April 10, 2023

Dr Tim eye injection anatomy

In this blog, Dr Tim Pearce explores why the orbicularis oculi is a complex muscle, which, if over treated with botulinum toxin or Botox® can cause some unfortunate side effects for your patients.

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What is the orbicularis oculi muscle?

Orbicularis oculi is the circular muscle that runs underneath the skin, very close to the surface, around your eye. It is quite a complex muscle because there are multiple different vectors involved, due to its circular nature. As the muscle runs around the eye, it is pulling in different directions at different points around its circular course.

fillers tear trough eye anatomyFor example, in a small proportion of patients, if you relax the lateral canthal lines (the crow’s feet) with botulinum toxin, you will start to see a medial pull. This occurs because the vector was neutralised – there was a relatively neutral vector where you are squeezing just laterally, but as you relax that, you start to squeeze medially. If you chase those lines, it can get even worse, to the point where every time the patient tries to make a small smile, it results in a strong pull medially. This does not happen in all patients, but for those where it does occur, it is one of the signs that can make them appear unnatural, because they have this medial vector having tried so hard to treat everything with botulinum toxin.

Dr Tim warns that sometimes you need to put less in, and find another way of treating the face, for example, with dermal filler or other modalities.

What are the vectors around the eyes?

As it circulates the eye, the orbicularis oculi muscle has different effects in different places.

The muscle is in a tug of war with the eyebrow and the frontalis muscle – the frontalis is pulling up and orbicularis oculi is pulling down. If you relax orbicularis oculi with botulinum toxin, it can result in a lift in the eyebrow, making it one of the ways of creating a subtle eyebrow lift. This can also be used as a treatment option for a brow ptosis. If you have over treated the frontalis muscle and caused this eyebrow drop complication, you can relax the orbicularis oculi muscle, that is essentially winning the tug of war, thus relieving the brow ptosis somewhat with a small lift.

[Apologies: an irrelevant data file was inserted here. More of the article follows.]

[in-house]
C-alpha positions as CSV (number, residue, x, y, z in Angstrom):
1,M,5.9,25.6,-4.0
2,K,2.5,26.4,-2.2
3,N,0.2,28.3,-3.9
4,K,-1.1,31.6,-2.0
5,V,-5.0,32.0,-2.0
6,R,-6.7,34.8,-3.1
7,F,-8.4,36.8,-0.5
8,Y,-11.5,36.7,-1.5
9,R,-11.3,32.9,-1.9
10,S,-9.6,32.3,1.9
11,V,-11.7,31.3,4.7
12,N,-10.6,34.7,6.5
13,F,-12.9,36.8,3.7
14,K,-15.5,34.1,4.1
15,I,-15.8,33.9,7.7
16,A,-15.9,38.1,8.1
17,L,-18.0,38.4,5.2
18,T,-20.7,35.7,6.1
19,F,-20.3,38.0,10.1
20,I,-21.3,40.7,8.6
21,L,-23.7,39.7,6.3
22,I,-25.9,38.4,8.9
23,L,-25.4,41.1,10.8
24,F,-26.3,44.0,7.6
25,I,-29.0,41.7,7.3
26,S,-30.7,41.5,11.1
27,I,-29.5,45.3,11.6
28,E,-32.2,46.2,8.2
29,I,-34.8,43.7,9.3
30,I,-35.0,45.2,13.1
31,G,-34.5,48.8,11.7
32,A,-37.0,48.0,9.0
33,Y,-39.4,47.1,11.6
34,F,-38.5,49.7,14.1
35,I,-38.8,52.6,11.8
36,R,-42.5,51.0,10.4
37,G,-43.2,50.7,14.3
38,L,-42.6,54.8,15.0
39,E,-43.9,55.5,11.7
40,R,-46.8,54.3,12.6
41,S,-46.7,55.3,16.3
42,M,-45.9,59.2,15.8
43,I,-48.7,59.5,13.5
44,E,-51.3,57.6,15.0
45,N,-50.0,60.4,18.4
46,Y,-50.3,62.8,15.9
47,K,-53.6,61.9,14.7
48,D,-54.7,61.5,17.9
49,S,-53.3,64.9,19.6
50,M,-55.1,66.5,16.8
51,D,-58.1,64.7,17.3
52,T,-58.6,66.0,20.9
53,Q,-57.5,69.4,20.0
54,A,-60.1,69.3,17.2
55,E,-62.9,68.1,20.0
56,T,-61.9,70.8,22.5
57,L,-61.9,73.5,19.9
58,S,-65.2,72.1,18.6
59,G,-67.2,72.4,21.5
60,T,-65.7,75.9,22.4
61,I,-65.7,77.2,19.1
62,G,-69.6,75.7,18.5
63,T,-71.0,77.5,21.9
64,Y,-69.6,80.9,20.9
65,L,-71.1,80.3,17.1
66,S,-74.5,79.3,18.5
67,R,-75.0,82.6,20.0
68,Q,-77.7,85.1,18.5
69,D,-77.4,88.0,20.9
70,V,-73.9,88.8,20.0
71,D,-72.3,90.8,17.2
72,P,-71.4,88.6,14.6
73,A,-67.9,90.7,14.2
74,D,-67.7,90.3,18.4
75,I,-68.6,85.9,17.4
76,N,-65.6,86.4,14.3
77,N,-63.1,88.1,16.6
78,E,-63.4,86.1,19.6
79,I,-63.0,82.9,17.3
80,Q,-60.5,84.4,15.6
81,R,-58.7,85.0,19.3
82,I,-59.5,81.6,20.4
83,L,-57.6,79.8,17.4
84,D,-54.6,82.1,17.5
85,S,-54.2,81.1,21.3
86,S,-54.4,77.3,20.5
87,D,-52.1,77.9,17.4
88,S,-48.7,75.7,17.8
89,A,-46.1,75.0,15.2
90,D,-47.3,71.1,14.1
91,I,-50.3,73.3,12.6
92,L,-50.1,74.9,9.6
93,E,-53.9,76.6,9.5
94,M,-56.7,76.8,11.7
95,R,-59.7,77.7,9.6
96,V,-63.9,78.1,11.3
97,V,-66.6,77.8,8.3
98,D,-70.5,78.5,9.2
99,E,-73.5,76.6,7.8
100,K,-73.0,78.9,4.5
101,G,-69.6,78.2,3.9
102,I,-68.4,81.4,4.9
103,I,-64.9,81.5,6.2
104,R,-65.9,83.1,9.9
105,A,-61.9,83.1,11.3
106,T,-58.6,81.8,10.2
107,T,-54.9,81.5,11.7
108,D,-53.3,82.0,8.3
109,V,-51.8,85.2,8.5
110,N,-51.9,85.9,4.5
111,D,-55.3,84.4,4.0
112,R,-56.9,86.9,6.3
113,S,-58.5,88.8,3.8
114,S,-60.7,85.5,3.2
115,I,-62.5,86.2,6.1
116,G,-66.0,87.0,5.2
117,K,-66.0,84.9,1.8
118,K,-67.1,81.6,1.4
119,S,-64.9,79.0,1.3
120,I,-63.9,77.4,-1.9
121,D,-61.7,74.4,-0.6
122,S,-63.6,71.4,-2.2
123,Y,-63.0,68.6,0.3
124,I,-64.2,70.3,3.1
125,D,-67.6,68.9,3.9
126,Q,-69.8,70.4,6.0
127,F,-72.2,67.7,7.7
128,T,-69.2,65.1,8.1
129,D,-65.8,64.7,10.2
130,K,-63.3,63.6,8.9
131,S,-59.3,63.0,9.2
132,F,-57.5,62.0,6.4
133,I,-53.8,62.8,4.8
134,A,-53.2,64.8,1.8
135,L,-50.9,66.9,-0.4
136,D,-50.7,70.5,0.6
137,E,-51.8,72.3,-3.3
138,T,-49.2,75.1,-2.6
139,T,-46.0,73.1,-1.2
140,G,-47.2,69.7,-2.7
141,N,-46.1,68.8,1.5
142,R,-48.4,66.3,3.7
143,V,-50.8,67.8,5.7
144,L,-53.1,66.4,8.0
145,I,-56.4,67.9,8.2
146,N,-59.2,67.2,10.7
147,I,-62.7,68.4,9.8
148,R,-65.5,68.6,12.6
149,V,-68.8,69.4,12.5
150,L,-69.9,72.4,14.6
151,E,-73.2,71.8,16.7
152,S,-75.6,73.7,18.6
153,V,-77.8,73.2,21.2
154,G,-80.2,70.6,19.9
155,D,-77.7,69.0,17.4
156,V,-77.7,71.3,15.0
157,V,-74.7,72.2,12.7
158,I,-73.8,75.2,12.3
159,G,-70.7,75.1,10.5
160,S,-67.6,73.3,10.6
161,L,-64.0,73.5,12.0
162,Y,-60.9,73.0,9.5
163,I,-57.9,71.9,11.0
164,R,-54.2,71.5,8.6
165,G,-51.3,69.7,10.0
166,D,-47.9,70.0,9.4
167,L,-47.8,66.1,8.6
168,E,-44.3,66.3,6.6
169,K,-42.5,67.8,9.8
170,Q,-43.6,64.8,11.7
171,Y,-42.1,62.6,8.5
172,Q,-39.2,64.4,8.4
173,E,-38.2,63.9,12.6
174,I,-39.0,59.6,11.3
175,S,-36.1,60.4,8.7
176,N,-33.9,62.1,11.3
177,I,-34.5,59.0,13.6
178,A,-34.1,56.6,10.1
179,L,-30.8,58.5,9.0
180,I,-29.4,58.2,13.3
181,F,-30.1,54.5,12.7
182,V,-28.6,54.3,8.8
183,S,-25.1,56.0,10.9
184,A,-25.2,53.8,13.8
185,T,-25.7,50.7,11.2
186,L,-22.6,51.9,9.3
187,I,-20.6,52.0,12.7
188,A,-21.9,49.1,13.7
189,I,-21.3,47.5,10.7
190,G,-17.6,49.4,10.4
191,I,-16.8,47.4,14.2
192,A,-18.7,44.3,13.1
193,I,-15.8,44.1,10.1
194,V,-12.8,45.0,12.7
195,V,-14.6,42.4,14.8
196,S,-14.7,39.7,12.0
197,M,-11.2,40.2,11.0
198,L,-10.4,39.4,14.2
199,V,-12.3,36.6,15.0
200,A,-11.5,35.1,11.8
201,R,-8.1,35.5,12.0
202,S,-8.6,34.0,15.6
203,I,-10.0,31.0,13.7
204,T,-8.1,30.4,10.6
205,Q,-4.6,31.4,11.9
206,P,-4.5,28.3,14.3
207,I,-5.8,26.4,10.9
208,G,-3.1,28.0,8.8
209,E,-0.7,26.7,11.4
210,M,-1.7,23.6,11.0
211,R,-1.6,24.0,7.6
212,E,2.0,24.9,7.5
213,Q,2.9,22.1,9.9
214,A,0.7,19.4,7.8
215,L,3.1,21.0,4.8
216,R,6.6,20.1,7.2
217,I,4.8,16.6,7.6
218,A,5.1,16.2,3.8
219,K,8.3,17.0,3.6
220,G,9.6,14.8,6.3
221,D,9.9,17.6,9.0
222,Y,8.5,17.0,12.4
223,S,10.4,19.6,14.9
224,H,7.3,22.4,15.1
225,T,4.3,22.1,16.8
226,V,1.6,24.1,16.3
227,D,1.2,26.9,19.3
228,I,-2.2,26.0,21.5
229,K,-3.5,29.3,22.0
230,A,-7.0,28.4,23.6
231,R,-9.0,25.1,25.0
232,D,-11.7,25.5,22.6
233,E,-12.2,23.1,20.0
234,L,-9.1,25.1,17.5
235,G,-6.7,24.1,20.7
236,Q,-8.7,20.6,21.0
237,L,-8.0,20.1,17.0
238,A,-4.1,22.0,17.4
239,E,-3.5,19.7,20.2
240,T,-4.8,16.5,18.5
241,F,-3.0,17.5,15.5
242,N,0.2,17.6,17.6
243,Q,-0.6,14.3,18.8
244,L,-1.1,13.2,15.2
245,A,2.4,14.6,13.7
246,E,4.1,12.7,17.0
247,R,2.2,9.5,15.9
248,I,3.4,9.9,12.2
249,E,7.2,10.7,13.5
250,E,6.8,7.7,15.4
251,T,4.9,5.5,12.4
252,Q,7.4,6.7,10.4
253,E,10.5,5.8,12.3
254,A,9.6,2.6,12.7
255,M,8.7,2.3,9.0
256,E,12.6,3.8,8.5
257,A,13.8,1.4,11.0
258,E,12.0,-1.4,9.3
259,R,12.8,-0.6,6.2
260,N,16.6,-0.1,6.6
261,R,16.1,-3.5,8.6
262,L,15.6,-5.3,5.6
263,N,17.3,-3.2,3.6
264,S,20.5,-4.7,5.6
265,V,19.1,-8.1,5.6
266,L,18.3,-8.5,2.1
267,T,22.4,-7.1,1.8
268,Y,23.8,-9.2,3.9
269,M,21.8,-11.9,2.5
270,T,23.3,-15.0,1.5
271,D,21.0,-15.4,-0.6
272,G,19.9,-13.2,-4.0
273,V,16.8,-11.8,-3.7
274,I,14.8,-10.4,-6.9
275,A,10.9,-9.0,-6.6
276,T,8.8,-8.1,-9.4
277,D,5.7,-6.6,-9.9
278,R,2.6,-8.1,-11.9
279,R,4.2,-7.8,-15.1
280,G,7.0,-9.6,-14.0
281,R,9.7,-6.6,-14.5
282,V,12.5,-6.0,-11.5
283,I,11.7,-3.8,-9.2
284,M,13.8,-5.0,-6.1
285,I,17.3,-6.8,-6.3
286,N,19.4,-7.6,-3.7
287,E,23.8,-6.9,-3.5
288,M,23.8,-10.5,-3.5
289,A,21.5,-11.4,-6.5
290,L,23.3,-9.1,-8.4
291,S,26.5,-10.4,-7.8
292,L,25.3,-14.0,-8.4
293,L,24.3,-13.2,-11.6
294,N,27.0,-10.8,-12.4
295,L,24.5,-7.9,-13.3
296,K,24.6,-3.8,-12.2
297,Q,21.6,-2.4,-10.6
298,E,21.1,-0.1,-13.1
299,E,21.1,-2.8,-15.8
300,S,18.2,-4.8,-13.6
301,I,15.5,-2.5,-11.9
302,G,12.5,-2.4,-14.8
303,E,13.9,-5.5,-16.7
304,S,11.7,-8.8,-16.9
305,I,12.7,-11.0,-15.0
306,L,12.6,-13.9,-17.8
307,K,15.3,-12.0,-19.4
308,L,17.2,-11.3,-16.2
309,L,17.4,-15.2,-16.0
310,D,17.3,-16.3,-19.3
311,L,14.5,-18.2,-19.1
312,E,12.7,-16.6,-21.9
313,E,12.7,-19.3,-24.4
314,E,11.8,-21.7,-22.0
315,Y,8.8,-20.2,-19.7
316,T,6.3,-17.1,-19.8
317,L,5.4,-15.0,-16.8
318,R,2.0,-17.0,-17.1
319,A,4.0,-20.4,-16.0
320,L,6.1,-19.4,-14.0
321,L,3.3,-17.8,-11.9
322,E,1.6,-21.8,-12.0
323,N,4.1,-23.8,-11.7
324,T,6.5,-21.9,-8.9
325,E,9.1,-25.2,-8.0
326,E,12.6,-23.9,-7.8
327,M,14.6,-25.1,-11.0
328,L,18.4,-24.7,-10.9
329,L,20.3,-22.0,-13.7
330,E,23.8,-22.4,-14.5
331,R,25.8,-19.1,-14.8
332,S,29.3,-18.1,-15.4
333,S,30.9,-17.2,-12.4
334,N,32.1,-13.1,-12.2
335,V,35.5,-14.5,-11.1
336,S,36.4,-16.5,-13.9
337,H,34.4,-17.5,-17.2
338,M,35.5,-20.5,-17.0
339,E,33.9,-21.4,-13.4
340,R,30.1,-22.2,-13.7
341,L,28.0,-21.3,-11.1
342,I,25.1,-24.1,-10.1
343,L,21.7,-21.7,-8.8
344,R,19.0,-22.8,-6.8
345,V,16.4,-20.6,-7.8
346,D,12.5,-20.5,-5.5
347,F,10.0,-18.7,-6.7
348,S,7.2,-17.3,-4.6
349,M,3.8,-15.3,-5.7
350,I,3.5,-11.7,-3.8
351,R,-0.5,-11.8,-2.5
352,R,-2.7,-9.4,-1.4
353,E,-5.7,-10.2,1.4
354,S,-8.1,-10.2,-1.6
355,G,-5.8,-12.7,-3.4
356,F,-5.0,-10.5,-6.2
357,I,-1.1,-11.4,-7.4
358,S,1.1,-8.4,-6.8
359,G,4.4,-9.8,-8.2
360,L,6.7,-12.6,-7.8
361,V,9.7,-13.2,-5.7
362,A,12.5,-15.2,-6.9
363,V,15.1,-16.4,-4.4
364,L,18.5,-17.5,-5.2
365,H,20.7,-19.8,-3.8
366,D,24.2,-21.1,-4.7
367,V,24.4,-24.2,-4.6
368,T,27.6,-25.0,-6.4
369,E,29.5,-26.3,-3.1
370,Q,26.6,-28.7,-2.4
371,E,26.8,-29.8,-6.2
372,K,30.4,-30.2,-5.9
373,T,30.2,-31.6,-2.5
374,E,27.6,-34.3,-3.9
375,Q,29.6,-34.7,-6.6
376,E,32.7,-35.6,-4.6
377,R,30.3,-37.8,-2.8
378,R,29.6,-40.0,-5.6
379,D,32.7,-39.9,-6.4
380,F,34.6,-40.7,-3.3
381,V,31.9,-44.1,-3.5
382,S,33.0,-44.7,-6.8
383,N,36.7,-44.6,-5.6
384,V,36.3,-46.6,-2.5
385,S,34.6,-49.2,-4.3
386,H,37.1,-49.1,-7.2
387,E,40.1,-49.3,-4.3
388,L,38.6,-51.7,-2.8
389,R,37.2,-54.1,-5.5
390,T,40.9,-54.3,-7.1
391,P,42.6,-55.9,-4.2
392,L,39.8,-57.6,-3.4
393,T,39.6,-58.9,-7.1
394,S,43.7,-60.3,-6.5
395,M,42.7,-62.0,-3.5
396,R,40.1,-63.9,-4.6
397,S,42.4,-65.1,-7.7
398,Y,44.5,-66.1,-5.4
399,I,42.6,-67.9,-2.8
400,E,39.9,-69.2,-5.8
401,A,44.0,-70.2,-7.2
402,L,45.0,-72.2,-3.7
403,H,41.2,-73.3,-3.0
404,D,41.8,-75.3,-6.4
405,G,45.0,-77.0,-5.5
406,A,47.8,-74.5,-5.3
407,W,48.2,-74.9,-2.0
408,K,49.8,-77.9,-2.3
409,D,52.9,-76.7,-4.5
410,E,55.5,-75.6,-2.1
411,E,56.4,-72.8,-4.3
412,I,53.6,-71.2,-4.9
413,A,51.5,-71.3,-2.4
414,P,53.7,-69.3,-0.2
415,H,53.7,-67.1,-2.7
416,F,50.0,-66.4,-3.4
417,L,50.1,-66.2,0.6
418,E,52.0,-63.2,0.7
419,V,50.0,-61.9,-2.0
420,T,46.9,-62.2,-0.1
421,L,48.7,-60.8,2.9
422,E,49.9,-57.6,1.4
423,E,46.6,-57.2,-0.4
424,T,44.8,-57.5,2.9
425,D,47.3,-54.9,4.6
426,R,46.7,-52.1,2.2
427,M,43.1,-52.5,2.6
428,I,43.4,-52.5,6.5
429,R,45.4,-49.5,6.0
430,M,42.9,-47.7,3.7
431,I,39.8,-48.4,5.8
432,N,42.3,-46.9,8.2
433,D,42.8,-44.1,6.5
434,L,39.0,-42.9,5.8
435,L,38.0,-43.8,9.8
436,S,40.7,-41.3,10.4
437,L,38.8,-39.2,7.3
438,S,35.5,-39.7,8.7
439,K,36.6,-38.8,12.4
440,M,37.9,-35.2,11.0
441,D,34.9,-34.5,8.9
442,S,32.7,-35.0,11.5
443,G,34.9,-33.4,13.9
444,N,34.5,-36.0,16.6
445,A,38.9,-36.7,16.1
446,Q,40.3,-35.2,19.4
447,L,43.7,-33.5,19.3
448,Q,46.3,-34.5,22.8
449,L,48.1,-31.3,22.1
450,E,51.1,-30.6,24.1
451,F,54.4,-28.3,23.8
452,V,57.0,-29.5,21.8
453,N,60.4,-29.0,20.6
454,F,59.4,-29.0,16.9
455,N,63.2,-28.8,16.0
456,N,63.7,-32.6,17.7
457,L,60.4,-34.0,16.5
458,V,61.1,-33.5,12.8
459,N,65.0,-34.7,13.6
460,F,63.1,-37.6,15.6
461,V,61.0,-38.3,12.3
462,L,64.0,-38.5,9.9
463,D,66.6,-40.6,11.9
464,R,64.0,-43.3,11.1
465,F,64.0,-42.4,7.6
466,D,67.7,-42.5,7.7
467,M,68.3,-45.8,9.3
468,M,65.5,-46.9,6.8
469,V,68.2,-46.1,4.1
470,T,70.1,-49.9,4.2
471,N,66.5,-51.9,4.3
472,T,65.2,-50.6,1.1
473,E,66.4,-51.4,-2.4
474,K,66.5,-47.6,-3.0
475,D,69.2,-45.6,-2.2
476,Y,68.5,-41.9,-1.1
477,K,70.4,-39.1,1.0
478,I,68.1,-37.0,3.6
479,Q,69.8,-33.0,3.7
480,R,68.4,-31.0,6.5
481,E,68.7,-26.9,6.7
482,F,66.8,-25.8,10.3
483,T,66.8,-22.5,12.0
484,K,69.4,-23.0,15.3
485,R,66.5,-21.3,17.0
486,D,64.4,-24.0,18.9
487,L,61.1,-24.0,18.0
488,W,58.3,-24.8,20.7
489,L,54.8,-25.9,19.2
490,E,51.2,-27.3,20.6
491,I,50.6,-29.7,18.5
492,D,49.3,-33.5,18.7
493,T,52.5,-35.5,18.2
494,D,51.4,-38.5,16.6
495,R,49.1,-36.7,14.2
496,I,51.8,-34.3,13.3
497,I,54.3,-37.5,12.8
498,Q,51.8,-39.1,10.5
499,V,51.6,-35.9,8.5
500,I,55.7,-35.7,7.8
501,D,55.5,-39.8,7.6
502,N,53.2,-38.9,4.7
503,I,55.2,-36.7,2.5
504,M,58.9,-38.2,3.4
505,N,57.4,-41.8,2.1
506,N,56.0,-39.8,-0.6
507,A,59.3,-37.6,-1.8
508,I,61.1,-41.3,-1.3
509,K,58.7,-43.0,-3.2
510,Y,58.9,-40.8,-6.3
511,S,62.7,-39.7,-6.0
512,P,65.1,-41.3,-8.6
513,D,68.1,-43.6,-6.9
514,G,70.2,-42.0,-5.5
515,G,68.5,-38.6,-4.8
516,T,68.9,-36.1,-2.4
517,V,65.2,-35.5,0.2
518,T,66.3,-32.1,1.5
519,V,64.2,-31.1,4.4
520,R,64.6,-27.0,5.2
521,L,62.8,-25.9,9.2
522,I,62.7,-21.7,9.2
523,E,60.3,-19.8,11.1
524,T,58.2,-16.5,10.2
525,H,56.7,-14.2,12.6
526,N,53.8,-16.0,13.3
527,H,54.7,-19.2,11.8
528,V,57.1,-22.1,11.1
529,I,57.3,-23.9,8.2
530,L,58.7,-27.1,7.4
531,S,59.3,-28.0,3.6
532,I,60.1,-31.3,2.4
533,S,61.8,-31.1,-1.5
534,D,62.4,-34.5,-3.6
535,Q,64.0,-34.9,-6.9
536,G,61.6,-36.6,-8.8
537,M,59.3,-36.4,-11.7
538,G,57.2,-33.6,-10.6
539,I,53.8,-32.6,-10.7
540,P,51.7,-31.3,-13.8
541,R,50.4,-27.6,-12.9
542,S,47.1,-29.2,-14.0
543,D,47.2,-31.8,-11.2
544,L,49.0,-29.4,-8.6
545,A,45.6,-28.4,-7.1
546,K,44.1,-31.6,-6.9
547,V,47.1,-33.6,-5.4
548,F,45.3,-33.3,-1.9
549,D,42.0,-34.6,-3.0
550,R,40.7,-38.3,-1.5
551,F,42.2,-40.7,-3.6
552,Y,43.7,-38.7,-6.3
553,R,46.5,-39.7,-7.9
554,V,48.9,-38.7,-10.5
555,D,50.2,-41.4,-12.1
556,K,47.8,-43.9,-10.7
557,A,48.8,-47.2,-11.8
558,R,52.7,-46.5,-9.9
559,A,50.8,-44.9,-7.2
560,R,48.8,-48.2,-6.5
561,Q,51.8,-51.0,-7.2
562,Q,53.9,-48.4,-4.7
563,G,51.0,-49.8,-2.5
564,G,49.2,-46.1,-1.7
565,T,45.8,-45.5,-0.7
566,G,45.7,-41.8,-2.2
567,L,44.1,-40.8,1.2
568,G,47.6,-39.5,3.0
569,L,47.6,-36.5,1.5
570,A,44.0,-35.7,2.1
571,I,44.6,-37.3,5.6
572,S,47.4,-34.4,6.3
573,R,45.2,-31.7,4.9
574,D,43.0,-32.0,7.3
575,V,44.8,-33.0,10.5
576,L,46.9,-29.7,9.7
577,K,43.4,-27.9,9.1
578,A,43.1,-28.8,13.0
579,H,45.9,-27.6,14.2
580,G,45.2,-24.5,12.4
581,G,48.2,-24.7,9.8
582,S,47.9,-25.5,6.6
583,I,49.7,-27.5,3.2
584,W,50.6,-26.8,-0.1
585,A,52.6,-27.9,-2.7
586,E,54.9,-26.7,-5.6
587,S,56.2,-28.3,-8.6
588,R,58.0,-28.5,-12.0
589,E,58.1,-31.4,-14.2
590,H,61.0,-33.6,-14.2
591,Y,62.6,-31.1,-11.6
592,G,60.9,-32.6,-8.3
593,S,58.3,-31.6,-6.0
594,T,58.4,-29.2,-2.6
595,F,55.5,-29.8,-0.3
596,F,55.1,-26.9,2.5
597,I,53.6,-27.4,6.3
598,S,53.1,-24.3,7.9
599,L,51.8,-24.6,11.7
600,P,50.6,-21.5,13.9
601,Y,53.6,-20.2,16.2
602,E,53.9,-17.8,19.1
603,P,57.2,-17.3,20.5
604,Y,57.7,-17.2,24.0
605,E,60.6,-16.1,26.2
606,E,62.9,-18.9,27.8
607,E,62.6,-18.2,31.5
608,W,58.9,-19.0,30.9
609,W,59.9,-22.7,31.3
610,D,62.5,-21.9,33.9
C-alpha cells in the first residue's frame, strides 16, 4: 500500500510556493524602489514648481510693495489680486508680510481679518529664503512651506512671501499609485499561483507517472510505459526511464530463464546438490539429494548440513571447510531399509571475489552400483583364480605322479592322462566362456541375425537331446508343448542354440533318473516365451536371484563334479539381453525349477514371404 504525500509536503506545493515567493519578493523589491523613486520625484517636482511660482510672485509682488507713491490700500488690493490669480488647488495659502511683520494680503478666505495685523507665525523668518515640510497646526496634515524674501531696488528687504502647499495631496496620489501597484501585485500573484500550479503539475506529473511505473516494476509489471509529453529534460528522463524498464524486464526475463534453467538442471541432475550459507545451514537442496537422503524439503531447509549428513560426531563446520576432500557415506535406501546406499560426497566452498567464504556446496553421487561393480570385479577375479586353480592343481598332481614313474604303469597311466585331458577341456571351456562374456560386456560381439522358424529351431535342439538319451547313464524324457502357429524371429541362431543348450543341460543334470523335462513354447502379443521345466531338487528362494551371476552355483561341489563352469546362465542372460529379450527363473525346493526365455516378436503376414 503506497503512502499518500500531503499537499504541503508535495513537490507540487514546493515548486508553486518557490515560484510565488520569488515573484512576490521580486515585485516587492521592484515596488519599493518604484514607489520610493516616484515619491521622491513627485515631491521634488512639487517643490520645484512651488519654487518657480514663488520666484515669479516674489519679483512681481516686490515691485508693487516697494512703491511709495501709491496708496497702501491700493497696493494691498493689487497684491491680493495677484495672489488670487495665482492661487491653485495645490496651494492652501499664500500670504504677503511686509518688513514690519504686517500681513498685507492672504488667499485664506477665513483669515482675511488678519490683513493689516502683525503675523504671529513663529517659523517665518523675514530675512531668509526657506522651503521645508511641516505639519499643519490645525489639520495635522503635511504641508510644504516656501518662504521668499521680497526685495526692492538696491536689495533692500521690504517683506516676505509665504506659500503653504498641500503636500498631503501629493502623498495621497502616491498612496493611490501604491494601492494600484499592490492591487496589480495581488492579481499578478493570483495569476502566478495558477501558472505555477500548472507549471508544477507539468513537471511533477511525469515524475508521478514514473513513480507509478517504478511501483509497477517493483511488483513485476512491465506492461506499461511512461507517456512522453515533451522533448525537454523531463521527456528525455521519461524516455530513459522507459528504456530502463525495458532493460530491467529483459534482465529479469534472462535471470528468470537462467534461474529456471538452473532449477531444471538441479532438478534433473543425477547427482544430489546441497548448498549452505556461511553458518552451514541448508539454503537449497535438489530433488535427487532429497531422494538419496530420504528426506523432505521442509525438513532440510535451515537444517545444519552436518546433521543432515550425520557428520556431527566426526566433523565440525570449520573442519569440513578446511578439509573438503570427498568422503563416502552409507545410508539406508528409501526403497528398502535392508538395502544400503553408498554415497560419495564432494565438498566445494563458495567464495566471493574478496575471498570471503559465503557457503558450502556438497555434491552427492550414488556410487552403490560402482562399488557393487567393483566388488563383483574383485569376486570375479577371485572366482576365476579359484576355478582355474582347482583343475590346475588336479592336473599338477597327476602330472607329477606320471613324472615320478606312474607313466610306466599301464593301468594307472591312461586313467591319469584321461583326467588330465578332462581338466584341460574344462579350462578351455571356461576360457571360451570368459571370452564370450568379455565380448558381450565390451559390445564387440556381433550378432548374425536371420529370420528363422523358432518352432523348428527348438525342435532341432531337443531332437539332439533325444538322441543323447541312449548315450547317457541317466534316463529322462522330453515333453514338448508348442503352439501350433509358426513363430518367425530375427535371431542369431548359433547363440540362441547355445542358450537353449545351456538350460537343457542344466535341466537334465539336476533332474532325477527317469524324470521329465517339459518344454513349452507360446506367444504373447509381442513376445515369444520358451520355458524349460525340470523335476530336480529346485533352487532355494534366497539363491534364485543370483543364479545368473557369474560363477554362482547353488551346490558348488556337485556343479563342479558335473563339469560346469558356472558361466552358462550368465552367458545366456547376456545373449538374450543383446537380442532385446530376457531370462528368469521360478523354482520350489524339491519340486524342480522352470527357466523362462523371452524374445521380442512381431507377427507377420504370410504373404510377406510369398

Facial Muscles AnatomyIn the cheek, the orbicularis oculi muscle is an accessory to cheek elevation. If you over treat it, the smile can look less genuine, or less like a Duchenne smile. This is the type of smile that our brains know is a real smile with real emotion, as distinct from a pretend or forced smile when we pose for a photograph.

For most patients, there is enough movement to still achieve a Duchenne smile, but if you have over treated the orbicularis oculi muscle, then the downside is that it can look a bit flat because the cheek is moving less than it should. It is important to note that the last 20% of a smile is your cheek being elevated by orbicularis oculi.

In older patients, it can also cause the cheek to appeared sagged, moving medially, and making them look older. Dr Tim highlights that this is one of the reasons why you must be careful when treating older patients with botulinum toxin because it can make the lower face drop, or descend a little, due to minimal support remaining in the muscles. Treating or over treating them with Botox to address lines and wrinkles can have the adverse effect of undermining the remaining support, thus, the face heads south.

Read more from Dr Tim on upper face muscle anatomy and how to avoid Botox side effects and advanced anatomy for Botox treatments: vectors, biomechanics & myomodulation.

Get your hands on this free helpful guide by downloading 26 essential injection patterns for botulinum toxin by Dr Tim Pearce. You can also purchase a beautiful anatomy poster of all the muscles within the face.

If you have any further questions about muscle anatomy and botulinum toxin treatments, Dr Tim would love to hear them, you can find Dr Tim Pearce on Instagram.

Botox® is a registered trademark of Allergan Aesthetics plc.

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Aesthetics Mastery Show

Orbicularis Oculi – What Can Go Wrong?

In this episode, Dr Tim looks further at the orbicularis oculi – a complex muscle with some unfortunate side effects if not carefully injected… Watch the full Aesthetics Mastery Show here.

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Both give CPD and certificates on completion.

In addition, browse our FREE downloadable resources on complications.

Dr Tim Pearce eLearning

Dr Tim Pearce MBChB BSc (Hons) MRCGP founded his eLearning concept in 2016 in order to provide readily accessible BOTOX® and dermal filler online courses for fellow Medical Aesthetics practitioners. His objective was to raise standards within the industry – a principle which remains just as relevant today.

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